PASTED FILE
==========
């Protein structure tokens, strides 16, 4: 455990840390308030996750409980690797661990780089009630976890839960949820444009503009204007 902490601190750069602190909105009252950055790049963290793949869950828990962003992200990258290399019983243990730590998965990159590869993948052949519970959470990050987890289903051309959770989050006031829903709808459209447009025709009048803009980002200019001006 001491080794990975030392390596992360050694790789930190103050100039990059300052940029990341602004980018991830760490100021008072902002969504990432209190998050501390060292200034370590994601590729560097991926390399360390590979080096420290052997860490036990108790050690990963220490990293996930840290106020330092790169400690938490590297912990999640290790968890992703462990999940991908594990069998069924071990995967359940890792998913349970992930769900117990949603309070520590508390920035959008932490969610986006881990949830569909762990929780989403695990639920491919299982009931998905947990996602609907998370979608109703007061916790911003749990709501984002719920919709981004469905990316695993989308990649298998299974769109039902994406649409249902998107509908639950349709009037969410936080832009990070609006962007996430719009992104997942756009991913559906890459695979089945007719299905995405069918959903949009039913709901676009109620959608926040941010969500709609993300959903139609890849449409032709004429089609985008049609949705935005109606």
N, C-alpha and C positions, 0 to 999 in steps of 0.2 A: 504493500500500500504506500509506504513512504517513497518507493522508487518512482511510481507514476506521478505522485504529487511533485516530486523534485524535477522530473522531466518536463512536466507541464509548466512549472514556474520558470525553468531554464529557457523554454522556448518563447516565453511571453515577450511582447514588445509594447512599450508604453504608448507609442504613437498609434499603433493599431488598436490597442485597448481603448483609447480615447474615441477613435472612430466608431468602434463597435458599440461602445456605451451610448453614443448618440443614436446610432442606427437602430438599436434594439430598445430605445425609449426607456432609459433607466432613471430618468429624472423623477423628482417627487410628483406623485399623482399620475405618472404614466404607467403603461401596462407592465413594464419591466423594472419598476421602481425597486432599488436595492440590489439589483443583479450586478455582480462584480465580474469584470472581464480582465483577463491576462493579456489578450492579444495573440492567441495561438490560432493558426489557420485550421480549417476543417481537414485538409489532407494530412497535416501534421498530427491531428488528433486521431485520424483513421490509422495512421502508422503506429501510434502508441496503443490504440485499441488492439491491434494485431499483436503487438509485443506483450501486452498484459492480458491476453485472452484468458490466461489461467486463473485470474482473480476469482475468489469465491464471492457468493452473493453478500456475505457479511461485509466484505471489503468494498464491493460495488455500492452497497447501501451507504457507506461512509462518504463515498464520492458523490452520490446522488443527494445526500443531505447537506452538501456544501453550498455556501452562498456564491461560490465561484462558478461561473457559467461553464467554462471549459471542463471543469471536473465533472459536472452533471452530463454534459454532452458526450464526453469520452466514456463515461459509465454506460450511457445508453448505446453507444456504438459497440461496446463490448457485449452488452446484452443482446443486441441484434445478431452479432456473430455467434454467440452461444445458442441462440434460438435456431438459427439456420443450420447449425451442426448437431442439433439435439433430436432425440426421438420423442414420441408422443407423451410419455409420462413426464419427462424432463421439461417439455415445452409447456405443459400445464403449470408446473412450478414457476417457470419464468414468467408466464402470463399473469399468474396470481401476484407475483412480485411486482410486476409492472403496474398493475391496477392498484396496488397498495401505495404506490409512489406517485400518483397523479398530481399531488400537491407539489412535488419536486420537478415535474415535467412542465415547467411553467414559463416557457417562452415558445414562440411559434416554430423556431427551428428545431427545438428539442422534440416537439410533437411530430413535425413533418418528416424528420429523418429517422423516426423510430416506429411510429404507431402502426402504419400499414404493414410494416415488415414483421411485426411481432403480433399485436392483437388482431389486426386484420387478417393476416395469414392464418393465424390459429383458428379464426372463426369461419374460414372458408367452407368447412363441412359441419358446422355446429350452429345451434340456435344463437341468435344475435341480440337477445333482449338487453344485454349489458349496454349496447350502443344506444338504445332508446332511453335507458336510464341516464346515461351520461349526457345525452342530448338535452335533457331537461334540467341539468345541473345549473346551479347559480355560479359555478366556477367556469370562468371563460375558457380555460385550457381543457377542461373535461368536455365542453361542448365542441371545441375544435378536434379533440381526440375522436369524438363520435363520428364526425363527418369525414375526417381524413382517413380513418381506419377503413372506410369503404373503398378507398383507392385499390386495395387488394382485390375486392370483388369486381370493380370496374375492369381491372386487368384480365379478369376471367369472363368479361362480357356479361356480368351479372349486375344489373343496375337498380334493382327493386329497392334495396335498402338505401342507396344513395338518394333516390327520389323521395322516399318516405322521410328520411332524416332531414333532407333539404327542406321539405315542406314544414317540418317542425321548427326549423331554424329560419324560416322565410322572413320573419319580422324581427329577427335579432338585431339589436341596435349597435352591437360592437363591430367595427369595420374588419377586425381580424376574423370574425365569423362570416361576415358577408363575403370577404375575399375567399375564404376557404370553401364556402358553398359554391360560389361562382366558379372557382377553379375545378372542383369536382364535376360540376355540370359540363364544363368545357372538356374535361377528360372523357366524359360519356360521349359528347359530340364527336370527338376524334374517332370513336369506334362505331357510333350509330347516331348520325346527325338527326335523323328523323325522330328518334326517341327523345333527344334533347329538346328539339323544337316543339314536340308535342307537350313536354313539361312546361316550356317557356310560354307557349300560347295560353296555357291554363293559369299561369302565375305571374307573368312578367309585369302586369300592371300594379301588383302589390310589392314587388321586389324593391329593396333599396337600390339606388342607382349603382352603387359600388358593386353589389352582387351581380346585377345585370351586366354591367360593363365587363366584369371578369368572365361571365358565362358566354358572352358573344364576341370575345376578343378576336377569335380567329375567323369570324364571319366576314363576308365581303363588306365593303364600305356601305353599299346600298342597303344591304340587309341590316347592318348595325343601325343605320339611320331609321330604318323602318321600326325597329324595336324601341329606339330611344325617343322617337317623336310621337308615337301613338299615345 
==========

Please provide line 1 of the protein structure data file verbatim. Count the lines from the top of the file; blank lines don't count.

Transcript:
């Protein structure tokens, strides 16, 4: 455990840390308030996750409980690797661990780089009630976890839960949820444009503009204007 902490601190750069602190909105009252950055790049963290793949869950828990962003992200990258290399019983243990730590998965990159590869993948052949519970959470990050987890289903051309959770989050006031829903709808459209447009025709009048803009980002200019001006 001491080794990975030392390596992360050694790789930190103050100039990059300052940029990341602004980018991830760490100021008072902002969504990432209190998050501390060292200034370590994601590729560097991926390399360390590979080096420290052997860490036990108790050690990963220490990293996930840290106020330092790169400690938490590297912990999640290790968890992703462990999940991908594990069998069924071990995967359940890792998913349970992930769900117990949603309070520590508390920035959008932490969610986006881990949830569909762990929780989403695990639920491919299982009931998905947990996602609907998370979608109703007061916790911003749990709501984002719920919709981004469905990316695993989308990649298998299974769109039902994406649409249902998107509908639950349709009037969410936080832009990070609006962007996430719009992104997942756009991913559906890459695979089945007719299905995405069918959903949009039913709901676009109620959608926040941010969500709609993300959903139609890849449409032709004429089609985008049609949705935005109606």